OPINION: By Richard McLeod
Two years ago, the Parliamentary Health Select Committee investigating public attitudes to euthanasia and assisted suicide in New Zealand received a total of 21,000 submissions, 16,000 (80 percent) of which were opposed to their introduction into New Zealand law.
Last December, however, our Parliament voted through ACT Party leader David Seymour’s End Of Life Choice Bill at its first reading, 76-44. Seymour’s Bill is now before another Select Committee, which has called for public submissions to be filed no later than February 20.
The Bill seeks to legalise in New Zealand the killings by doctors of patients, if a patient requests it (euthanasia). It will also legalise doctors helping their patients to commit suicide (assisted suicide, or, as Seymour calls it, “assisted dying”).
Both of these acts have been crimes under New Zealand law for as long as we have been a country – the crimes of murder and of aiding and abetting a suicide.
If passed into law, the End of Life Choice Bill will allow any New Zealander who is diagnosed with a terminal illness likely to cause their death within 6 months, and who experiences “unbearable suffering” (self-defined by the person), to ask to be killed by a doctor or to be given medication enabling them to take their own life.
This “terminal illness” criterion is the one that we hear most about in the media, but it’s not the only criterion in the proposed law.
Another criterion exists for other medical conditions. The Bill also allows euthanasia and assisted suicide for people with physical and intellectual disabilities, mental illness (likely to include depression and schizophrenia), and even physical injuries.
If you lost your arm or leg in a car crash you could be eligible. Who decides eligibility? The doctor, assisted by the patient.
What are the “safeguards” against abuse? The Bill promises many but delivers few.
What are the protections against coercion, or pressure from family? Effectively none.
What will happen if doctors euthanise someone who arguably might not have satisfied these vague criteria? Nothing – they won’t be prosecuted under the proposed law if they act in “good faith”, or of they fail to comply with its requirements, provided that they do not do so “wilfully”.
Under the Seymour Bill, death certificates will be falsified to conceal the true cause of death. And doctors who refuse to comply with their obligations under the new law could be prosecuted, even imprisoned.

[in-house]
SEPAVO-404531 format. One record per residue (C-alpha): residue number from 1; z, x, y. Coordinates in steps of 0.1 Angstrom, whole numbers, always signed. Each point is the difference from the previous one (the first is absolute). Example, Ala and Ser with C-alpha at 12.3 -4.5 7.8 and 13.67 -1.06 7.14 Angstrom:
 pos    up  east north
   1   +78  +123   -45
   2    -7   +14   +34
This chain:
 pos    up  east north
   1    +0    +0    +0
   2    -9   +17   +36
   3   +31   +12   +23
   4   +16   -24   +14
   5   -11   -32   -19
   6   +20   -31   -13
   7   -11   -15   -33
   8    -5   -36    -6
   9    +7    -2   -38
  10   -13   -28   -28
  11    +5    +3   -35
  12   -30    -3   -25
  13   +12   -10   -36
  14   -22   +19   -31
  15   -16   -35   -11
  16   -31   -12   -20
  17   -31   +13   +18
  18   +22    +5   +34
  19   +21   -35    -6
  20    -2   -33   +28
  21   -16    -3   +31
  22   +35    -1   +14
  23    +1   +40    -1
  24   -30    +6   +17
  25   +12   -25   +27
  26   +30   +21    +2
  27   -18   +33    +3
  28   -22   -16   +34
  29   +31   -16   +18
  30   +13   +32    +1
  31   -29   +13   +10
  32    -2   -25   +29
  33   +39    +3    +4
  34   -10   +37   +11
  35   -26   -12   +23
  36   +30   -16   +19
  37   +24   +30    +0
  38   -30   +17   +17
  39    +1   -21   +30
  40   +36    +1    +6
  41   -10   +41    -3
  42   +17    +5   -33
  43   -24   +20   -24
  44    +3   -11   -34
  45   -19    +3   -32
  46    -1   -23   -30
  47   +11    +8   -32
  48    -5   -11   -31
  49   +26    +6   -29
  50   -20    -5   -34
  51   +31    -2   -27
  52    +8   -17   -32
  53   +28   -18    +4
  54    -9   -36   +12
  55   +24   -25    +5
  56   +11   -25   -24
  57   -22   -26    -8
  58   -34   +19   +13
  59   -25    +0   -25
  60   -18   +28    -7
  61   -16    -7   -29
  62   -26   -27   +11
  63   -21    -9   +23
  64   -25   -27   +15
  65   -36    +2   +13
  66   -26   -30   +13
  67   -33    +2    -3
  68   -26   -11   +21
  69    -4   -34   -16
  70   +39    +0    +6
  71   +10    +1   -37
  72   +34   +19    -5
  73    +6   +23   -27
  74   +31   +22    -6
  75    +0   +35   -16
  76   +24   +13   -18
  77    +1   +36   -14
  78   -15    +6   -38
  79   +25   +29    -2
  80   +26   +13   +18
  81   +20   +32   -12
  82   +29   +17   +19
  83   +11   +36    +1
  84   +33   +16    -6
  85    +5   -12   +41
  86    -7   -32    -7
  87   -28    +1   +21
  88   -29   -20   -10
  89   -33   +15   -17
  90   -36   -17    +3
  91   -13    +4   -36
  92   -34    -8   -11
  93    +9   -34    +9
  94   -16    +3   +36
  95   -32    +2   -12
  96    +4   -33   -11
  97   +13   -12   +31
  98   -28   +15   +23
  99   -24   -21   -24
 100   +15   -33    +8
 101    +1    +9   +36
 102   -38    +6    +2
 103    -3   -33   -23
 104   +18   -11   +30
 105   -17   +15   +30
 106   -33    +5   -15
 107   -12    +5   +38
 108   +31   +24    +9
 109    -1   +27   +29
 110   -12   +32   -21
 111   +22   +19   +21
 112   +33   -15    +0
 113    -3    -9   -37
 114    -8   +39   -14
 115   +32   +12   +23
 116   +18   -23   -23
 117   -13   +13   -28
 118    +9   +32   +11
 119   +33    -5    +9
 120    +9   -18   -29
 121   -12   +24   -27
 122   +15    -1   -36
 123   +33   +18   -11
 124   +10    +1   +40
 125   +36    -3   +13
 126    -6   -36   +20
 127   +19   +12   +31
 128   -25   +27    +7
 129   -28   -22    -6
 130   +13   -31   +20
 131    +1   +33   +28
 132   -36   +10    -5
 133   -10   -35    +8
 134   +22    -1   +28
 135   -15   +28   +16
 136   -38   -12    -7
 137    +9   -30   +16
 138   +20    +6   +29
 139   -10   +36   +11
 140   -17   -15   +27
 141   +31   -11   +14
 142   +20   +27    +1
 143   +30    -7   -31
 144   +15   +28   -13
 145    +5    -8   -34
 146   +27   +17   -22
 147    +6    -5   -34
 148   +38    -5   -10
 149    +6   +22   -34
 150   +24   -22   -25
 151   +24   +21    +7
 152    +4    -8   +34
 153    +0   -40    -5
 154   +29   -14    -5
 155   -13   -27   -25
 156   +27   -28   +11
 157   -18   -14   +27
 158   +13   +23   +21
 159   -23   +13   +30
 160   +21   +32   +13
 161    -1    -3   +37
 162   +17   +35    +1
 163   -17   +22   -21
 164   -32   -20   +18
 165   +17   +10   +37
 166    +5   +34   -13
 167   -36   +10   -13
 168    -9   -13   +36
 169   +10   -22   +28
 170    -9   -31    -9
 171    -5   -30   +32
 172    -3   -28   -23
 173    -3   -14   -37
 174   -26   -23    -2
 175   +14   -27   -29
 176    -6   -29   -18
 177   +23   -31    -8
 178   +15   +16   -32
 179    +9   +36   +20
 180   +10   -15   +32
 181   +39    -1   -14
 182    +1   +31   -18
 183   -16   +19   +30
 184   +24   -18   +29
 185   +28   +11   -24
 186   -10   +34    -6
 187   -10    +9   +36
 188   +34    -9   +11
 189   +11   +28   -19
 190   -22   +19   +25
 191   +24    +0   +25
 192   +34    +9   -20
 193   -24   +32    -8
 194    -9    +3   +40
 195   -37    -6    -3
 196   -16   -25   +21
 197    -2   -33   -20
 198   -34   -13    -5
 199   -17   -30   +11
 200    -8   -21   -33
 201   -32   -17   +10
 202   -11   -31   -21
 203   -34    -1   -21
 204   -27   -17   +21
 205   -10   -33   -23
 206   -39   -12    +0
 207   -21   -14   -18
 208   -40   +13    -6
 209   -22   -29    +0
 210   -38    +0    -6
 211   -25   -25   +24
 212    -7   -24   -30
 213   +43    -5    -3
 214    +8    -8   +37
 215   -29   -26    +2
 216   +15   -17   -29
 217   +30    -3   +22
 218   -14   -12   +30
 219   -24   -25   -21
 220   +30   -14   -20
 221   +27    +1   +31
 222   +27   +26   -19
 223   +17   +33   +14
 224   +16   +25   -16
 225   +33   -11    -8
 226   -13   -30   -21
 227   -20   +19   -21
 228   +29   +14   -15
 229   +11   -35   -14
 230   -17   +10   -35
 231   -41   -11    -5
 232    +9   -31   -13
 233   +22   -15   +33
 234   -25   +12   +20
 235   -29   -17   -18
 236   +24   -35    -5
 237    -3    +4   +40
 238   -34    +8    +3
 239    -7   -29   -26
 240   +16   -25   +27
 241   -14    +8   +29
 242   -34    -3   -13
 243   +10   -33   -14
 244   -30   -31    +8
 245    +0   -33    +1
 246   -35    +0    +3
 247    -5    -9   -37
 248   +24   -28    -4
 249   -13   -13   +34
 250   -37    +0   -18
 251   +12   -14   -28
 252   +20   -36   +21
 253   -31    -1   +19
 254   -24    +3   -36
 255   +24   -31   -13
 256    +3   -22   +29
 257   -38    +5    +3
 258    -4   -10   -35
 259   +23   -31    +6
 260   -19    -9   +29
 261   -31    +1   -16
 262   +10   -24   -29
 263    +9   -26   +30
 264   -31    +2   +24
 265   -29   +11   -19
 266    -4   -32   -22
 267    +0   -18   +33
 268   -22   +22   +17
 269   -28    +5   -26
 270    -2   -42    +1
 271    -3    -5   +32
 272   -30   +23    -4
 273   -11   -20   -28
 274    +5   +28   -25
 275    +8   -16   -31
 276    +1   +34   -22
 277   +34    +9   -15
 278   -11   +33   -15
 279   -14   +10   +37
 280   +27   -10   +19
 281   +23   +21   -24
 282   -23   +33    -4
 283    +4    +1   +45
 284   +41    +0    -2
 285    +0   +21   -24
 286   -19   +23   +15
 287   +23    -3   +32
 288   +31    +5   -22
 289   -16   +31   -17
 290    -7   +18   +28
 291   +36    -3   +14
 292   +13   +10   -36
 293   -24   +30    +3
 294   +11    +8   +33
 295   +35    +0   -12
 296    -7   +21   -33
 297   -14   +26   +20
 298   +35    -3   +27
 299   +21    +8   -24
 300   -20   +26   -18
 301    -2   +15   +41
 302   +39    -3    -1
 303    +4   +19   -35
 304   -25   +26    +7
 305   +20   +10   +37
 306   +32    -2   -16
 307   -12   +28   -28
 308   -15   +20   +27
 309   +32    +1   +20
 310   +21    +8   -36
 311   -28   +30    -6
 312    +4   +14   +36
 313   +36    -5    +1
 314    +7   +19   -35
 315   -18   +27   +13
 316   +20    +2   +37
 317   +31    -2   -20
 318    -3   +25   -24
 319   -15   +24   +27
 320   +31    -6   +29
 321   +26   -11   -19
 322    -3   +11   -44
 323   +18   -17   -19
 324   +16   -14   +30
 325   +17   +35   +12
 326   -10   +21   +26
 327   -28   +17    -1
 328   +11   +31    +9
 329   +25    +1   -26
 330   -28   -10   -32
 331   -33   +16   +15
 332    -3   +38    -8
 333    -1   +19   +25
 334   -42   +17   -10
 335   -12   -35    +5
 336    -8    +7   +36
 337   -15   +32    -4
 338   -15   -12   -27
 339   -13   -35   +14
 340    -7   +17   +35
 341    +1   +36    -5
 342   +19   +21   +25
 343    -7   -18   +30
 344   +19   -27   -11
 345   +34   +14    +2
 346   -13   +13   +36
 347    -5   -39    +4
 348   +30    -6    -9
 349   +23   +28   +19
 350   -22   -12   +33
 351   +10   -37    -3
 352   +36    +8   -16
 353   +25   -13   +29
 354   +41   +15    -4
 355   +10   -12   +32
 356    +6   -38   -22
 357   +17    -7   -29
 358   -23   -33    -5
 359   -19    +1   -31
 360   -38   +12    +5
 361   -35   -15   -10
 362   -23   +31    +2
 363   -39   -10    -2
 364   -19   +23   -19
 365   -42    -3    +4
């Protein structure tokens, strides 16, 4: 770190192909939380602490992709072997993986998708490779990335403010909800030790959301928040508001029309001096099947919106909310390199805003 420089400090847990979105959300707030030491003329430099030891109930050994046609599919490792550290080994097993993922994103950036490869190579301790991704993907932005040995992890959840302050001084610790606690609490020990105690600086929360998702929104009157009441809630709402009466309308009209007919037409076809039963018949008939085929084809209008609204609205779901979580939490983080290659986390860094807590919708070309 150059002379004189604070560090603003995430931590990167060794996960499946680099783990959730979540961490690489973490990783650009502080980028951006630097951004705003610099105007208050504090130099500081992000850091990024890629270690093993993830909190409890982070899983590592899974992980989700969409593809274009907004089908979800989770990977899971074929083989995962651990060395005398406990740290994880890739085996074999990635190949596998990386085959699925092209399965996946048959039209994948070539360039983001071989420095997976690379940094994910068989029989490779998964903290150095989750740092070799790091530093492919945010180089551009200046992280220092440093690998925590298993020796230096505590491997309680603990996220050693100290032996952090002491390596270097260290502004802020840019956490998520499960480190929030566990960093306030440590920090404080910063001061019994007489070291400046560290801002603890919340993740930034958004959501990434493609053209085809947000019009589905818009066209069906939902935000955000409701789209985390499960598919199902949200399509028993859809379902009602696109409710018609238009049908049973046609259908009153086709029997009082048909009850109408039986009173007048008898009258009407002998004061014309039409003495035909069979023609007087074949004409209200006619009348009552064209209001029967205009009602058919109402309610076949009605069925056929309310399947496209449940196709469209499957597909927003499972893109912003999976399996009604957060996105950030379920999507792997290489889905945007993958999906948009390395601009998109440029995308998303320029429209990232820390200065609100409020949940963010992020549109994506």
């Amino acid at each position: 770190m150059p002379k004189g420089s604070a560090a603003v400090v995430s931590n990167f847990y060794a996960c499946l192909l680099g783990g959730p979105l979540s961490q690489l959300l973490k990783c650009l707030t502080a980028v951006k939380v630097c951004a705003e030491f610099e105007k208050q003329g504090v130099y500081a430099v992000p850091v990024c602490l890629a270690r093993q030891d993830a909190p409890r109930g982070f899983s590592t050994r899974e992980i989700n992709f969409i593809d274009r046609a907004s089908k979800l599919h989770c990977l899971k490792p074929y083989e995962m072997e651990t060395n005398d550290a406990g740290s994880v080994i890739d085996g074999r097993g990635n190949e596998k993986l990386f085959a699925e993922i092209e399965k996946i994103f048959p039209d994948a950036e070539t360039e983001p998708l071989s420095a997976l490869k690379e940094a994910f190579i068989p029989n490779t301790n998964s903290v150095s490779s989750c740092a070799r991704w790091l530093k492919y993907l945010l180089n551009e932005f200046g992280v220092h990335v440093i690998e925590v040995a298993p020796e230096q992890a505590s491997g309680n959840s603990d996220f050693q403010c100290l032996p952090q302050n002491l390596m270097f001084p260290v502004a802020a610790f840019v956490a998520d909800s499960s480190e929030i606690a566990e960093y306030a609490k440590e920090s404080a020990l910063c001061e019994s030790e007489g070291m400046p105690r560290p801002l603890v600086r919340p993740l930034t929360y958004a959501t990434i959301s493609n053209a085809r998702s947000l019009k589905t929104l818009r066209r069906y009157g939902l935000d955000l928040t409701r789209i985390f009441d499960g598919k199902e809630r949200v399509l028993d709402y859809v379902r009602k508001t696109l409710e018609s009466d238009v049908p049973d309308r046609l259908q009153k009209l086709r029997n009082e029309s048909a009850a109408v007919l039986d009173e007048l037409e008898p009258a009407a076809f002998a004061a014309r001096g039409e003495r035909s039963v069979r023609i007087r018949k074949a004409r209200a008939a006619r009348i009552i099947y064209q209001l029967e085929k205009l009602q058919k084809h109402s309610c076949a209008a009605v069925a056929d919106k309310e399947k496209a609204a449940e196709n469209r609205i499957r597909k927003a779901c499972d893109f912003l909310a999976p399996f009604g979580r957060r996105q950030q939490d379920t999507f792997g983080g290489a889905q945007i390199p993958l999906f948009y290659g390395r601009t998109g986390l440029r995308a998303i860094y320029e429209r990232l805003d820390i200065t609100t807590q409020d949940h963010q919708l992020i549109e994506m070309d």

The “conscientious objection” clause, which Seymour promises will protect those countless doctors who wish to play no part in the facilitation of state-sanctioned killings or suicides (the NZ Medical Association has opposed the law), does not require a doctor to do anything to which they have a “conscientious objection”, but nevertheless requires that doctor to play a part in the euthanasia or suicide process by referring a requesting patient on to a group that can arrange their death. Any objection is rendered meaningless.
Right soon becomes ‘duty’
Seymour claims his Bill will give eligible New Zealanders “choice”, and a “right to die”. But experience in other countries shows that a right to die for a few soon becomes a duty to die for many.
That’s why in the Netherlands, the first country to introduce euthanasia in 2002, the numbers of deaths started low, but from 2008 onwards suddenly began accelerating in alarming numbers.
Now it’s at over 7000 deaths each year, and the promised “safeguards”
are falling away dramatically.
Last year in the Netherlands, more than 400 patients were euthanised “involuntarily” – without their consent. Children can be euthanised if their parents give consent.
Have these developments satisfied those who campaigned for the law change in the Netherlands? No – now they’re clamouring to bring a new law change that would enable everyone over 65 years of age to access euthanasia or assisted suicide if they are “tired of living”.
Some slopes truly are slippery.
The problem with a law like this is that once we legalise euthanasia and assisted suicide for some, there’s no logical reason why it shouldn’t become available to others too – the “genie is out of the bottle” and it can’t be put it back in.
Risk for vulnerable
That is why increasing numbers of New Zealanders are deeply concerned about what Seymour’s Bill could, if passed into law, mean for many vulnerable New Zealanders – our elderly, our sick, our disabled, and our mentally unwell.
At a time when our country is reeling from record numbers of suicides each year, we are also now suddenly facing the prospect of a disturbing double-standard: the notion that suicide is acceptable for some New Zealanders but not others.
The irony here is that the Ministry of Health, the department currently spending tens of millions of dollars trying to reduce suicide in New Zealand, will become the same department vested with overseeing and administrating assisted suicide and euthanasia.
New Zealanders have the opportunity to write to the Select Committee to express their views on this Bill. It’s time to make our voices heard.
Richard McLeod is an Auckland lawyer and a commentator on euthanasia issues.
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